Michael Schumacher has given his clearest indication yet that he is considering retirement, and that further underachievement by his Ferrari team would be unacceptable and would have a crucial influence.
Just turned 37, the former multiple world champion is now the oldest driver on the grid. As he prepared to resume testing prior to the start of the Formula One season in Bahrain on 12 March, he urged his Ferrari team to make progress after his disastrous 2005 campaign in which he played second fiddle to rising talents of Fernando Alonso and Kimi Raikkonen. The Spaniard became the youngest-ever champion as Schumacher had to settle for one win and only third place overall.
He told Germany's Der Spiegel: "If we want to progress we need more staff. If I don't have the chance to win races and challenge for the title, then I don't think I'll be very keen to extend my career."
Schumacher's contract with Ferrari, believed to be worth at least $30m (£16.9m), expires at the end of 2006 and it is unclear whether he will extend it for a further two years.
In 2005, Ferrari and Bridgestone were completely outclassed by Renault, McLaren and Michelin but rule changes, in particular the return of tyre changes during races, will almost certainly help his team and tyre supplier to recover some lost ground.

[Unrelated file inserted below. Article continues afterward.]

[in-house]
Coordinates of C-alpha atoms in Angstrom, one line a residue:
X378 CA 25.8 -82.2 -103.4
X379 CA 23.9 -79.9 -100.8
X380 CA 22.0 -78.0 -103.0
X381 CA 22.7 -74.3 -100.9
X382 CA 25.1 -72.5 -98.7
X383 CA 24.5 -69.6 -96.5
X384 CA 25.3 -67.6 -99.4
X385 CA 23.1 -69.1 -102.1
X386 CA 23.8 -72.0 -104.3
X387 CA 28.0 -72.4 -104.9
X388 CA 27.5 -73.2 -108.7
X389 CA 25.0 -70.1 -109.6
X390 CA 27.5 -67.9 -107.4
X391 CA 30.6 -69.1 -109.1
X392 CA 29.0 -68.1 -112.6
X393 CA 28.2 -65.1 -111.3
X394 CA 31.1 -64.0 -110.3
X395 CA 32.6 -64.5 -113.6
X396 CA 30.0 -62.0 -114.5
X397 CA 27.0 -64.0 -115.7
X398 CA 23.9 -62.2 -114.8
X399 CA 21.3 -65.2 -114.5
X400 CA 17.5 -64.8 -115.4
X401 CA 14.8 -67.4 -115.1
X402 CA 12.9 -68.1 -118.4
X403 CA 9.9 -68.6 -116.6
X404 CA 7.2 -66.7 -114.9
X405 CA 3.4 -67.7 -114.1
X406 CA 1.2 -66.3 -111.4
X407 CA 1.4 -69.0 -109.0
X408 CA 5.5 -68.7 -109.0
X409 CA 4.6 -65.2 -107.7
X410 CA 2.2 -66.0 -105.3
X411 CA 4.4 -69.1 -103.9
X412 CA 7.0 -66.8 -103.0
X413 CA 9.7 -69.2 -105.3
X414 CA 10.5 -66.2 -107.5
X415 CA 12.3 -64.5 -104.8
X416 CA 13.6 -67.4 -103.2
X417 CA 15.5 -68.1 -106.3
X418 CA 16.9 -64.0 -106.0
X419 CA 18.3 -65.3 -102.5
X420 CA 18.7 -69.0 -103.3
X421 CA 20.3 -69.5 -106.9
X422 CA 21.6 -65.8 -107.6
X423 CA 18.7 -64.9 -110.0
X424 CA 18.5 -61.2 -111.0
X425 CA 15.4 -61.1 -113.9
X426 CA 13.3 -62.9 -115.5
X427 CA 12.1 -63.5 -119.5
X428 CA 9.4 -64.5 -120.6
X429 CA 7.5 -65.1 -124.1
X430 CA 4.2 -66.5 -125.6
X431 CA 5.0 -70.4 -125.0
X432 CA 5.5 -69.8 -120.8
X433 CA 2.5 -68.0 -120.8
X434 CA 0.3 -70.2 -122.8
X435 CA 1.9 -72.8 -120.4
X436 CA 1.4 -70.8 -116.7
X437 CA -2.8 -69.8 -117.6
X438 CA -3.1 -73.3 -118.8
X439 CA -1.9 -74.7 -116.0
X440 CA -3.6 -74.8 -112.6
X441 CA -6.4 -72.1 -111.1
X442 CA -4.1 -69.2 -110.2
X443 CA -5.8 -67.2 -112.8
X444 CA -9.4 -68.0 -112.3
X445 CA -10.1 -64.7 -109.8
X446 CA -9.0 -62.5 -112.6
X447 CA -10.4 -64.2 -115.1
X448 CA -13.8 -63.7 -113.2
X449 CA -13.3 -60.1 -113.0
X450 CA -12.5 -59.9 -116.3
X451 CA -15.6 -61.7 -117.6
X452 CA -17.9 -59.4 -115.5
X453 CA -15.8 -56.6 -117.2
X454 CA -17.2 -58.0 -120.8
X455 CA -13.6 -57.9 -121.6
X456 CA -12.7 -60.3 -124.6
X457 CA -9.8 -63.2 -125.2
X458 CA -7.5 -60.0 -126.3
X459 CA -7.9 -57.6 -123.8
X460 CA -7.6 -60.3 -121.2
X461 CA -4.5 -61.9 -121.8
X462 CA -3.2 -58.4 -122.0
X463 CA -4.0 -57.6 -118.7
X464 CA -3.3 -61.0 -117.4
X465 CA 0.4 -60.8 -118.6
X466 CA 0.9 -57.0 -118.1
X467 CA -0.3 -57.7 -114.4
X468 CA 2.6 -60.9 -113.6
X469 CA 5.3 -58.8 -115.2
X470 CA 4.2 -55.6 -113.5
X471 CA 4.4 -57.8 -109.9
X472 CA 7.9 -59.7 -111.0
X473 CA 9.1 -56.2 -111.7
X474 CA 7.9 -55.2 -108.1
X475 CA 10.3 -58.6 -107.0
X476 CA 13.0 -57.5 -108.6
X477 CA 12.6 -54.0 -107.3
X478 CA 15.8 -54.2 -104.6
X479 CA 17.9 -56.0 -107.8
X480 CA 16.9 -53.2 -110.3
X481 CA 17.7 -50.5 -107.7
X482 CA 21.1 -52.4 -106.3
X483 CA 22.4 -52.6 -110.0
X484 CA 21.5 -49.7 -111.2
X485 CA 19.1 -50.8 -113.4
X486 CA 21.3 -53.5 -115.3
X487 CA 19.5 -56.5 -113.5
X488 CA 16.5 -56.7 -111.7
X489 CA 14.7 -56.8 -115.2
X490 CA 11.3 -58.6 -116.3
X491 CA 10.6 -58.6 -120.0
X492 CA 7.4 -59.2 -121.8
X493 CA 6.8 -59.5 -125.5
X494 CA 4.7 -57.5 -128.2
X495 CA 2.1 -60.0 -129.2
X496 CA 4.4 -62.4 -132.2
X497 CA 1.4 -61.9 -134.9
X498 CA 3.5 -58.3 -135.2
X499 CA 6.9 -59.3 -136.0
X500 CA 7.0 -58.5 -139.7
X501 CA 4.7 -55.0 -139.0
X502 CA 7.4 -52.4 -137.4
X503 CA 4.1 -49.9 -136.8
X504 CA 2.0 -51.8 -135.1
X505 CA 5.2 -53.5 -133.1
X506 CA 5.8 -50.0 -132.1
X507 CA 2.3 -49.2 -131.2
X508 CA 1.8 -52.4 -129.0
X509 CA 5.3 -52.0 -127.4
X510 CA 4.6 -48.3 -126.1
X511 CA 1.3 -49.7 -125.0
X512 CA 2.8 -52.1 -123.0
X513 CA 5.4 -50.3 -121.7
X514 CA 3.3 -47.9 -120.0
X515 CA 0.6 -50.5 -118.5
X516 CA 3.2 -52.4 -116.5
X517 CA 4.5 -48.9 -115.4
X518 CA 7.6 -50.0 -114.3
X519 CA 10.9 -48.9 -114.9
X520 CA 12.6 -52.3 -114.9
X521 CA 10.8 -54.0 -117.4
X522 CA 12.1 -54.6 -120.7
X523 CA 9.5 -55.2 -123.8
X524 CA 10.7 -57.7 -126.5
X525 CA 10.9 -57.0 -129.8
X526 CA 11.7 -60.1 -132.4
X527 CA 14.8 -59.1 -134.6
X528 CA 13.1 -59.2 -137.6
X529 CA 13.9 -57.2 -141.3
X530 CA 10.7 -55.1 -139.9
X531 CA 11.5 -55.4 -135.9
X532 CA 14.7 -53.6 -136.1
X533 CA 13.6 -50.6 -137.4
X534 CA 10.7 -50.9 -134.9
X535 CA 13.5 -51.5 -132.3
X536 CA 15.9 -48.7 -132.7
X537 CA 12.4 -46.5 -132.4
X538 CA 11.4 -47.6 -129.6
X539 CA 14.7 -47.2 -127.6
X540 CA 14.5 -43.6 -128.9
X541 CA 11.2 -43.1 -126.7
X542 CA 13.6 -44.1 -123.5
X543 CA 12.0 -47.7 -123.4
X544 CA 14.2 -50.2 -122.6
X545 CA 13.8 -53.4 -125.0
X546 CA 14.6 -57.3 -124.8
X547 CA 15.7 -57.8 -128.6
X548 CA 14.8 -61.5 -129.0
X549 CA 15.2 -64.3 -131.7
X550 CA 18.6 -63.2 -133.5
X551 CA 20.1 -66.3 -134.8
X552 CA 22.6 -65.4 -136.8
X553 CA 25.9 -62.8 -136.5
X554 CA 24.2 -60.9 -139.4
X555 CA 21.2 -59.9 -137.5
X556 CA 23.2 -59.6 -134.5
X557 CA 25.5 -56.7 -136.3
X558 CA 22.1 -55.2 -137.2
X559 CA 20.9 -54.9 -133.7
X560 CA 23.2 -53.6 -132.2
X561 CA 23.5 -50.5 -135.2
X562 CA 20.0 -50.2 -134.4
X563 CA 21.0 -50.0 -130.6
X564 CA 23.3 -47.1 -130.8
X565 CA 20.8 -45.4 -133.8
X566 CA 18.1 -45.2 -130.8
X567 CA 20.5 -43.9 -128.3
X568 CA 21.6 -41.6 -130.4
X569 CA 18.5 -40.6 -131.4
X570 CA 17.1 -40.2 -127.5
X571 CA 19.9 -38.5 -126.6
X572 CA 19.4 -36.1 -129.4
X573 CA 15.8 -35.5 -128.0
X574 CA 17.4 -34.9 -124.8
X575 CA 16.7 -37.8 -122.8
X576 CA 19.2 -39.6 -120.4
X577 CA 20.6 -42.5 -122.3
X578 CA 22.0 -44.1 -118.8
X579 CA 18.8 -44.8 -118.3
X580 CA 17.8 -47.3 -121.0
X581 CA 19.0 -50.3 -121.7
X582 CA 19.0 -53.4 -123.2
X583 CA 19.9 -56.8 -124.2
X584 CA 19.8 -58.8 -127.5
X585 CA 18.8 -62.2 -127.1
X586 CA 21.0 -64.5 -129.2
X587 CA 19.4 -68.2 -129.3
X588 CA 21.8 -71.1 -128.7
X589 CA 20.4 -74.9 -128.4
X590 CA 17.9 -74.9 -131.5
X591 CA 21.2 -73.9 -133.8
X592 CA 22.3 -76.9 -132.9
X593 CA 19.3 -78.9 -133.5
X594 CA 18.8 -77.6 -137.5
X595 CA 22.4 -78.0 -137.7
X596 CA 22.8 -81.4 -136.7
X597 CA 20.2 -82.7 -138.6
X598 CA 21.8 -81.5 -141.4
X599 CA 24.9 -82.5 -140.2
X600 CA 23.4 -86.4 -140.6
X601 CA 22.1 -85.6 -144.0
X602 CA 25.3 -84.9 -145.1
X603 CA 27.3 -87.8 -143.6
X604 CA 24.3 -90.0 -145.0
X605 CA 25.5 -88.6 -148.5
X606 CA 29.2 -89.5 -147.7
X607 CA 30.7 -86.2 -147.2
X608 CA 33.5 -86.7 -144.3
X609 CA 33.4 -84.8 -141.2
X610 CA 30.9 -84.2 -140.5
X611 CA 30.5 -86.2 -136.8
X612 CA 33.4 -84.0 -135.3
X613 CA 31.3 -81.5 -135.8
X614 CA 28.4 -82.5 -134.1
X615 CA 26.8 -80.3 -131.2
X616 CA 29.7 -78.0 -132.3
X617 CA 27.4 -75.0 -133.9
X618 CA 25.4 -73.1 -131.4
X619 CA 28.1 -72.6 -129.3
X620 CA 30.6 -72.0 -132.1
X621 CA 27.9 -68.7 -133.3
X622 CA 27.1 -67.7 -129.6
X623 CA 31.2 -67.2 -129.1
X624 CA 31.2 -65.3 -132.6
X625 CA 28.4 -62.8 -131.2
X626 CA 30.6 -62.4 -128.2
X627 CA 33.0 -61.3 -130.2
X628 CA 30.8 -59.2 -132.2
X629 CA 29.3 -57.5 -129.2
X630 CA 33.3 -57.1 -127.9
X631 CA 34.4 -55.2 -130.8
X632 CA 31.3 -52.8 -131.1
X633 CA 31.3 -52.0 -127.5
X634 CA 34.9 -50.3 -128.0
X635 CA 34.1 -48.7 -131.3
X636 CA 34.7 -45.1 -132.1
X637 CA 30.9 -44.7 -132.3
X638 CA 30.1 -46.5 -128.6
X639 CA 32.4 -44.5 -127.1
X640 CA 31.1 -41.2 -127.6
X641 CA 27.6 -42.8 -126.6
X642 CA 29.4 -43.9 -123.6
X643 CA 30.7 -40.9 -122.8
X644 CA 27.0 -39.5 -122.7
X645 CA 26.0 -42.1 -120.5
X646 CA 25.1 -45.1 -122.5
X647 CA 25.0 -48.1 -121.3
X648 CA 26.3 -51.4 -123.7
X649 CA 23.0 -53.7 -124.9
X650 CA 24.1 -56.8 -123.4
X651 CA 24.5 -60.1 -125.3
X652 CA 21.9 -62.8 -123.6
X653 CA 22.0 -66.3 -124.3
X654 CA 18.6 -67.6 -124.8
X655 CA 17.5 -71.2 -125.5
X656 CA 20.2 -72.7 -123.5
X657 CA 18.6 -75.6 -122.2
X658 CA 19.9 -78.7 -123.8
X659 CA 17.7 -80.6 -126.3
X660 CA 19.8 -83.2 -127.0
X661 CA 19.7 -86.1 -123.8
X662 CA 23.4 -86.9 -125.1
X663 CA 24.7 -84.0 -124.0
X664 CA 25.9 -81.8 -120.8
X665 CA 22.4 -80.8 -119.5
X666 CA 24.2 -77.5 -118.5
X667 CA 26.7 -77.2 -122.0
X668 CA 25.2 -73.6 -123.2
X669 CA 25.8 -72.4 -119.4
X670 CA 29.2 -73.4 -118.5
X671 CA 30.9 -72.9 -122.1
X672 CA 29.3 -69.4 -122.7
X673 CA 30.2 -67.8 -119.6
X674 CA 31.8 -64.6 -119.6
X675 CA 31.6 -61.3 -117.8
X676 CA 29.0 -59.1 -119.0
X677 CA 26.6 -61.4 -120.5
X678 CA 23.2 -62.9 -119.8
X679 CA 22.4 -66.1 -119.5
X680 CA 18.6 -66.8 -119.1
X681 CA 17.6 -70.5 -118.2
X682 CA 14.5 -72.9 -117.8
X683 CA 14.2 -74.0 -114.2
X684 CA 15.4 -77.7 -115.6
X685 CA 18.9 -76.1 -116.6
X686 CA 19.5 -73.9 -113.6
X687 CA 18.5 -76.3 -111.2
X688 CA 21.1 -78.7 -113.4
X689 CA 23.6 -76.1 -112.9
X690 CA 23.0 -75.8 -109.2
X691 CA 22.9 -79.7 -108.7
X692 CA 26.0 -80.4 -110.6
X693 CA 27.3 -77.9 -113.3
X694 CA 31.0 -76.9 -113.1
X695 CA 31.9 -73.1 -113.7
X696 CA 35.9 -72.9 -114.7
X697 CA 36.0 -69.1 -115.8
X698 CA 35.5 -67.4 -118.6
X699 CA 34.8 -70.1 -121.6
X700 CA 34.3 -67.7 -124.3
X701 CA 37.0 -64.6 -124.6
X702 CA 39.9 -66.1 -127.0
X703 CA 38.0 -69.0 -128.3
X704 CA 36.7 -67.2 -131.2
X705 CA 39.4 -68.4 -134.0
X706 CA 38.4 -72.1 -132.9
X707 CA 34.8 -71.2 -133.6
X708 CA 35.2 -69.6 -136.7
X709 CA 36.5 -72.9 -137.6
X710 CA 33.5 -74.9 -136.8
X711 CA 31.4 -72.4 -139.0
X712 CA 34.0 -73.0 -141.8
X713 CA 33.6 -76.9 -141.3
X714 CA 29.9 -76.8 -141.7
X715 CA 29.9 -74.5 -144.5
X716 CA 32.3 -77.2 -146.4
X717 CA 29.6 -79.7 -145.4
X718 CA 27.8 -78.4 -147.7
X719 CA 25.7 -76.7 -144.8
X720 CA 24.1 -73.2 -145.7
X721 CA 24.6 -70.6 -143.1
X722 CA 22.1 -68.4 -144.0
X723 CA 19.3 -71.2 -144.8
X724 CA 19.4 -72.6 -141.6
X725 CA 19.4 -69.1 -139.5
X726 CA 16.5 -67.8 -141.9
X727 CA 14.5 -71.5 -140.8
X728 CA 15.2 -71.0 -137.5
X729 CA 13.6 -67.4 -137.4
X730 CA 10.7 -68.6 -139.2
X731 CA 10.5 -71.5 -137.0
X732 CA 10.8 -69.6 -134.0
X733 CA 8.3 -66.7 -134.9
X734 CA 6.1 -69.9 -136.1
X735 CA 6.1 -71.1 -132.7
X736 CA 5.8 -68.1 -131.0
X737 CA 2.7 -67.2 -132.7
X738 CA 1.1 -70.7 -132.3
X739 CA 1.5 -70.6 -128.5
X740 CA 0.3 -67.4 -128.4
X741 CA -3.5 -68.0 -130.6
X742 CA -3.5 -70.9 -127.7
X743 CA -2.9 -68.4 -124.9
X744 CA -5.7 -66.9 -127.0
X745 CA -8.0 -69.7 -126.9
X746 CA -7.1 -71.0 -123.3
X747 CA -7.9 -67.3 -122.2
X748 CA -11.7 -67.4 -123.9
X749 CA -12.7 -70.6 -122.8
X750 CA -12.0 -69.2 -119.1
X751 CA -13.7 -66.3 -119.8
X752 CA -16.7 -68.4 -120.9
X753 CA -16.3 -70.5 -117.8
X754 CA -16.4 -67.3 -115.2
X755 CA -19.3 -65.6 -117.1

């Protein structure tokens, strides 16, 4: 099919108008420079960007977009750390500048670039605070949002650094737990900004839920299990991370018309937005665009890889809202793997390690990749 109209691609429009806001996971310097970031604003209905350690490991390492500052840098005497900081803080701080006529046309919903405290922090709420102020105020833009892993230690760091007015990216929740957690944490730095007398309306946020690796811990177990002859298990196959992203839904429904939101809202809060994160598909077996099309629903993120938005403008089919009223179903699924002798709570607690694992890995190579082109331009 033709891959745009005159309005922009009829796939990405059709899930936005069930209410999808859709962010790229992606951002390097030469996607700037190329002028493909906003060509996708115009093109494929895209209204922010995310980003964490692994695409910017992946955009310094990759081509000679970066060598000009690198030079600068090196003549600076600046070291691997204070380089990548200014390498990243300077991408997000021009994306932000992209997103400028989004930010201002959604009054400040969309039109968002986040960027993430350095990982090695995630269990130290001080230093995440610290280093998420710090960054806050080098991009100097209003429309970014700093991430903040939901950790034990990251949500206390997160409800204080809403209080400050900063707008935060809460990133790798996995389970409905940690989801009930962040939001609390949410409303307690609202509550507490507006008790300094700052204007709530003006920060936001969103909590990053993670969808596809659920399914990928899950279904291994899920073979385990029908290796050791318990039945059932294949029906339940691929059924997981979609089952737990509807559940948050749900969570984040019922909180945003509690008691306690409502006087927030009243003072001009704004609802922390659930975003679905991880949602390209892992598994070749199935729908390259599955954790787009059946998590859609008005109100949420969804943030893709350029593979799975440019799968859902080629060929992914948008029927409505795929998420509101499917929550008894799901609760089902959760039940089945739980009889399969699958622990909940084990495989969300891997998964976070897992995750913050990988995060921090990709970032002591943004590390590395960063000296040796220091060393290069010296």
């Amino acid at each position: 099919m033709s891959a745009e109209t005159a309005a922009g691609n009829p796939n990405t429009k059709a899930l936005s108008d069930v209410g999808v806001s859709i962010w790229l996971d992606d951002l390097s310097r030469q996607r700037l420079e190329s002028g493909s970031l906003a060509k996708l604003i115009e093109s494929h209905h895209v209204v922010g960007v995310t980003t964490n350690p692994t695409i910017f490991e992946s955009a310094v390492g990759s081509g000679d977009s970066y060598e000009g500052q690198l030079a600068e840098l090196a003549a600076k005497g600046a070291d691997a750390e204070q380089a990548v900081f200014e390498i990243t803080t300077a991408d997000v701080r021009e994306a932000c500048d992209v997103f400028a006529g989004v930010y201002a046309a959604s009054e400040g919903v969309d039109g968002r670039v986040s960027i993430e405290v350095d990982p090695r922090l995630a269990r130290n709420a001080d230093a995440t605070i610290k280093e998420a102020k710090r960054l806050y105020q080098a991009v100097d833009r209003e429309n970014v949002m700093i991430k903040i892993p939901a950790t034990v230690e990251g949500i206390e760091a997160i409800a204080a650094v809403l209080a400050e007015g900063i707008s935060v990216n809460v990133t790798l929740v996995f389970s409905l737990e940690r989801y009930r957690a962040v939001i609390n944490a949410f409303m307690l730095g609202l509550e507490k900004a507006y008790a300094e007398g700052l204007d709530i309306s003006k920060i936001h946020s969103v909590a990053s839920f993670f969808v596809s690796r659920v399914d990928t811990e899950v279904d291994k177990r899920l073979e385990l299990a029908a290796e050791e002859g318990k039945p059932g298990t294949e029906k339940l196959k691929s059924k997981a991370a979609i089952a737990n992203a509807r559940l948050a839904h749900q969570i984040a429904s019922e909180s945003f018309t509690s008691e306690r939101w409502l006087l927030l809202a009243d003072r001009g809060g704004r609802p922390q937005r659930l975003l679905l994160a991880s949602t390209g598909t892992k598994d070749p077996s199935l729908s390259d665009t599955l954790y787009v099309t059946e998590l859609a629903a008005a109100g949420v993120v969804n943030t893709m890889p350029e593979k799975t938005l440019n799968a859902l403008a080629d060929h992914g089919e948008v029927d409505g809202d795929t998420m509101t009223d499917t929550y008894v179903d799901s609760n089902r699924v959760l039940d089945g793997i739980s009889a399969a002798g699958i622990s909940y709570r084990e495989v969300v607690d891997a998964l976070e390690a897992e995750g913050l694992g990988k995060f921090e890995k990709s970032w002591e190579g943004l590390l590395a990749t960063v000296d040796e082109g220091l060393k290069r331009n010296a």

Nevertheless, the improvement in performance by Renault and McLaren, together with the huge budget efforts of rising teams Toyota, Honda (née BAR) and Red Bull are also food for thought for a man who has not been used to playing a bit part since he claimed his first of seven world titles back in 1994.
"In Formula One," Schumacher said, "you cannot afford to stand still and I want to know where we're heading." His comments, which have been interpreted more as a subtle gee-up, came after he had recently tipped the team to return to its customary level of competitiveness.
Maintaining his edge despite advancing years is a challenge Schumacher would relish. But against that there are other factors to consider. Not the least of these is Alonso's scheduled switch to McLaren for 2007, and the firm belief in F1 circles that Raikkonen already has some sort of agreement with Ferrari for that season.
Even Schumacher, who has habitually liked to race with team-mates who know their place, might think twice about taking on the 26-year-old Finn head-to-head in similar equipment.Reuse content